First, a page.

Rapid material design for solid-state batteries awarded MIT Energy Initiative grant

Eight individuals and teams from MIT were recently awarded $150,000 grants through the MIT Energy Initiative (MITEI) Seed Fund Program to support promising novel energy research. 

The highly competitive annual program received a total of 82 proposals from 88 researchers representing 17 departments, labs, and centers at MIT. The applications, which came from a range of disciplines, all aim to help advance a low-carbon energy system and address key climate challenges. 

One of these teams includes Professor Elsa Olivetti and Professor Jennifer Rupp. Their interdisciplinary team will use the grant to develop an automated synthetic process to speed up the discovery, design, and construction of new ceramic material components for solid-state lithium-ion batteries (SSBs), which have the potential to increase safety and energy efficiency as compared to more conventional liquid-electrolyte batteries.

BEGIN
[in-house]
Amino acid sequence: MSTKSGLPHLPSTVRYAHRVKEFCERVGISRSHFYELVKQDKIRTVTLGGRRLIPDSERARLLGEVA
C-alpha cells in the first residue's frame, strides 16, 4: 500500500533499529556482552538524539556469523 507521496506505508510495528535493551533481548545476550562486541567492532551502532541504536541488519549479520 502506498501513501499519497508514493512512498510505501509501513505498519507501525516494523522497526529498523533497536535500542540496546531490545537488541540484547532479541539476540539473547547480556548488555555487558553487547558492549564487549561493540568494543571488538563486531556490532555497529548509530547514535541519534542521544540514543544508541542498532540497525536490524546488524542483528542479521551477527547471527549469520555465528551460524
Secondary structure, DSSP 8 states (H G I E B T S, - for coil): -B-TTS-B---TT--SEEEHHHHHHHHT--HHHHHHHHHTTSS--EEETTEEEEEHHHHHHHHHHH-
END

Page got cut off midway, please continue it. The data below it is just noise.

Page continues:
One of the major challenges with implementing SSBs is the need for a high ceramic manufacturing temperature to make key components, resulting in a high-cost, time-consuming synthesis that doesn’t easily translate into industrially relevant manufacturing. Looking to overcome this obstacle, the team has identified the potential for a low-temperature process to synthesize the ceramic components.